Mandatory e-learning is a problem in Ontario high schools

"Will the duty to opt out of online learning today become the duty to opt into classroom learning tomorrow?"

Mandatory high school e-learning has become a point of contention in Ontario. The provincial government currently says it will implement two mandatory high school e-learning courses — down from an initial proposal to make it compulsory that students take four out of 30 high school courses online.

On March 3, Ontario Education Minister Stephen Lecce said Ontario will introduce a “policy to give parents the ability to opt their children out of the mandatory online courses required for graduation.”

However, burdening parents with opting out means they’ll need to take time and make an active decision to opt out. This will likely have the most harmful impact on those families who aren’t aware of their ability to choose, or who face social or linguistic barriers accessing school information, including some newcomers. If awareness of opting out fades over time, then the courses become normalized and commonplace in practice.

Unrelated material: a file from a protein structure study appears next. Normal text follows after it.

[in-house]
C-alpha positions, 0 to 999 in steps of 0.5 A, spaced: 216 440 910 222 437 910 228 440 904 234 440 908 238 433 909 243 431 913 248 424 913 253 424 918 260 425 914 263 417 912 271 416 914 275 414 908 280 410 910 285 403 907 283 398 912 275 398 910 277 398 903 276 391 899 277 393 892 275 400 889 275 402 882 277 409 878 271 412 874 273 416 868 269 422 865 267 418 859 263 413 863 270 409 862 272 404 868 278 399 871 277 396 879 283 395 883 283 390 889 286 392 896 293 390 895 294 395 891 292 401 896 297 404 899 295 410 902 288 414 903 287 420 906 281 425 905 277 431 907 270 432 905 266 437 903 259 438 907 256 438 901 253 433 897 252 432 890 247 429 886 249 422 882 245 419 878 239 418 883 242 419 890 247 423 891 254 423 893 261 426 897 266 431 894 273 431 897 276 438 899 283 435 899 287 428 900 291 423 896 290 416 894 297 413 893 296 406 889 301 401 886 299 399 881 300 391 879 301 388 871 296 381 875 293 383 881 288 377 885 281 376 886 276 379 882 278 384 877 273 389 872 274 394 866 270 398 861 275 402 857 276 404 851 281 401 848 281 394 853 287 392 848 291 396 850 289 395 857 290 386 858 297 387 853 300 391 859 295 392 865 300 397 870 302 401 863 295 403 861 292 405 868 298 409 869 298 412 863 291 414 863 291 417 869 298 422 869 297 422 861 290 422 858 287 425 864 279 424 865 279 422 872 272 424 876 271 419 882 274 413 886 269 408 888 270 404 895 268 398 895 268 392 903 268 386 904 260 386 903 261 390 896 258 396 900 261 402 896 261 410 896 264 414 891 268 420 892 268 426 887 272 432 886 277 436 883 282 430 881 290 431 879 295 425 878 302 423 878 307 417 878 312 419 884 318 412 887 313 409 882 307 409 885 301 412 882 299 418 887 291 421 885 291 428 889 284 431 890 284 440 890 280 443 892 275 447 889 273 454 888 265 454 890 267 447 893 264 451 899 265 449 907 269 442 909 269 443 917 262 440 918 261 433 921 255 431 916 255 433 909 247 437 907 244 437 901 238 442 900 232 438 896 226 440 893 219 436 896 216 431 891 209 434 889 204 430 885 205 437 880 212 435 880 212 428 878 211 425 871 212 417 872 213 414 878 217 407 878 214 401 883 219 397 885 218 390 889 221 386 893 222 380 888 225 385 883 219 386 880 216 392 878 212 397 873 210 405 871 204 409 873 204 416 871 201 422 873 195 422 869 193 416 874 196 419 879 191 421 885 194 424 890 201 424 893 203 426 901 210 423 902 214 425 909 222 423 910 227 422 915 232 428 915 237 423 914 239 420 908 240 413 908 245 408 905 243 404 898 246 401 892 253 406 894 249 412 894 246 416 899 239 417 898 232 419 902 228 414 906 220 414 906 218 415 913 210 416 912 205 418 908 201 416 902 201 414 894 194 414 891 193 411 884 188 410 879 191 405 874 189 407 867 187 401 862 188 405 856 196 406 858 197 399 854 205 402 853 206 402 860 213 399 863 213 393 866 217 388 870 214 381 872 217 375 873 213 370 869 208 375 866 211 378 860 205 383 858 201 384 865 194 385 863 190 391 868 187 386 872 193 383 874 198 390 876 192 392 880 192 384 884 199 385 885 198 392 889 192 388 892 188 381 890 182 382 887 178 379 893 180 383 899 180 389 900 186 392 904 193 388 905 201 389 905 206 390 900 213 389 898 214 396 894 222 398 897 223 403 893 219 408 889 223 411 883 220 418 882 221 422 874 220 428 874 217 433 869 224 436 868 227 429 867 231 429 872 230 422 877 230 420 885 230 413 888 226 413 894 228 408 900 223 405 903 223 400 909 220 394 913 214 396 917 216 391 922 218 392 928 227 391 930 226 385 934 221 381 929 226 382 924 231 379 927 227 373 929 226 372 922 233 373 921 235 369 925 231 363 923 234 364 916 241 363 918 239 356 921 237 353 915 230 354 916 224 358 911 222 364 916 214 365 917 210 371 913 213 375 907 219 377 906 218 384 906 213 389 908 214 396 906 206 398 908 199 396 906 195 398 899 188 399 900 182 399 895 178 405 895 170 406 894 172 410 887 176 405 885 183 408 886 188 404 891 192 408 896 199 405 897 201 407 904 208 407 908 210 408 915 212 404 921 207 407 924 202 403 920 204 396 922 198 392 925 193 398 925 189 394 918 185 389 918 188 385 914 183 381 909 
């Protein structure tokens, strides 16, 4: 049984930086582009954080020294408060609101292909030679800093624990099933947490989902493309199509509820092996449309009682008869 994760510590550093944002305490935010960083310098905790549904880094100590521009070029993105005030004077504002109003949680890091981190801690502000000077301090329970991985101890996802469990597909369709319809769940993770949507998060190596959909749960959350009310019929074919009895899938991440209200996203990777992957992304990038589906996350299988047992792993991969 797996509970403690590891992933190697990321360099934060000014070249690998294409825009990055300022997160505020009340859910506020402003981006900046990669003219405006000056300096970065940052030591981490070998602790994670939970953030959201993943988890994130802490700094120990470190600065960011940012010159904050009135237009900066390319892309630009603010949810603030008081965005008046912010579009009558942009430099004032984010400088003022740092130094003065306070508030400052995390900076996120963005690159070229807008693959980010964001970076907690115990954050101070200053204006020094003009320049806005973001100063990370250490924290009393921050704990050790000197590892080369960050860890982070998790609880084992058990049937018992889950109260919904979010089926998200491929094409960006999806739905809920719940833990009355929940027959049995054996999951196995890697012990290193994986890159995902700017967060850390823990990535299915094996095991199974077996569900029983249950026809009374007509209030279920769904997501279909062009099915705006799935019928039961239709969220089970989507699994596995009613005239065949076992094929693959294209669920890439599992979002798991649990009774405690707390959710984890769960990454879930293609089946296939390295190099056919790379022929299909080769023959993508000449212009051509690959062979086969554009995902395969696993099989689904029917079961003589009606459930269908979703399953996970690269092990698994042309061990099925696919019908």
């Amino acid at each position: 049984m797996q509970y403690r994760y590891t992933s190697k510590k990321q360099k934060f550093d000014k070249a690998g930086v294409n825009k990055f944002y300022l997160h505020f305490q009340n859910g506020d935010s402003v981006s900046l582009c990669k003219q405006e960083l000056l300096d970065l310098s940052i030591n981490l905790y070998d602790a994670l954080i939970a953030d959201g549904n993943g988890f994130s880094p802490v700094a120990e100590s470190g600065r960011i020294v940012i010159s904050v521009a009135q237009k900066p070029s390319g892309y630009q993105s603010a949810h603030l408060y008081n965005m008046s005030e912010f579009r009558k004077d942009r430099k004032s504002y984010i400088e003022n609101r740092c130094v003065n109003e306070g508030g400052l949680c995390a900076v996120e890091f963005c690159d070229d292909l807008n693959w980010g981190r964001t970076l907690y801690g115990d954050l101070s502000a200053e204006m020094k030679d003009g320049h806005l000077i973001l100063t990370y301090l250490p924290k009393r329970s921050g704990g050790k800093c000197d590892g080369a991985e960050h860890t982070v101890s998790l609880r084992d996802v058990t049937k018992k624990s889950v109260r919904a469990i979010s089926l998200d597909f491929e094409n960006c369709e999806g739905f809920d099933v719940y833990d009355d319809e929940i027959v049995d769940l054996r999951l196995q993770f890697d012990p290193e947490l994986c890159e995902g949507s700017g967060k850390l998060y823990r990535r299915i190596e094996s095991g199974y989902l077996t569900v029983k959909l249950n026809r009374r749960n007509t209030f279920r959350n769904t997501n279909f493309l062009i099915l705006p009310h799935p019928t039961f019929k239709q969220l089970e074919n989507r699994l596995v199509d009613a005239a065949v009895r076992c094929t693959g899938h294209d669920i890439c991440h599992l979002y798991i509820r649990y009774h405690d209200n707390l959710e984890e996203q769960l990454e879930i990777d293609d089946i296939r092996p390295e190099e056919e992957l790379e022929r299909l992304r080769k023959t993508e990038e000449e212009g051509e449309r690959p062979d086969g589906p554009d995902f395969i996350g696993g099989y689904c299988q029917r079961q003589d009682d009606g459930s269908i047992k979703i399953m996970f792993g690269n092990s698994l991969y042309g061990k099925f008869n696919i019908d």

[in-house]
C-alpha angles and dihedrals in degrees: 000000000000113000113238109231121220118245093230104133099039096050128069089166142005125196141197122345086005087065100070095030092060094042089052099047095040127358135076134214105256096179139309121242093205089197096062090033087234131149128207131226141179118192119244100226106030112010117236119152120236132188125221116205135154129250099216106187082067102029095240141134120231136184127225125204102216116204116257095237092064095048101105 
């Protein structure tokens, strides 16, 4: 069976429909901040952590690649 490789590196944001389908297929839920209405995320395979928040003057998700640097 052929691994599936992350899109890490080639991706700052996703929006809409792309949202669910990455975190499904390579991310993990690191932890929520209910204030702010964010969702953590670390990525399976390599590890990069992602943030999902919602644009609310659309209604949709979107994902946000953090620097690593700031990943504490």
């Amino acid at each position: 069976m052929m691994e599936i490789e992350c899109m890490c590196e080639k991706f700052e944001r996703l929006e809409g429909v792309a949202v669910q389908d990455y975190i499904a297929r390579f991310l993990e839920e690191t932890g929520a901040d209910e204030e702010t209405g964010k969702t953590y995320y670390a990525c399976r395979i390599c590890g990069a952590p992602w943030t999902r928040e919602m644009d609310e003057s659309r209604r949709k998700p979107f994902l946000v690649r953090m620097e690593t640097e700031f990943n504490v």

Proposals to introduce mandatory e-learning into Ontario high schools might be a slippery slope. Will two mandatory courses today evolve into 25 per cent of all courses, or the possibility of high school diplomas offered 100 per cent online? The Toronto Star reported that a confidential document marked “not for distribution” “envisioned allowing students to get high school diplomas ‘entirely online’ starting in September 2024.”

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Written by Lana Parker
The Conversation
March 9, 2020
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Contributed by the Here For Students Staff
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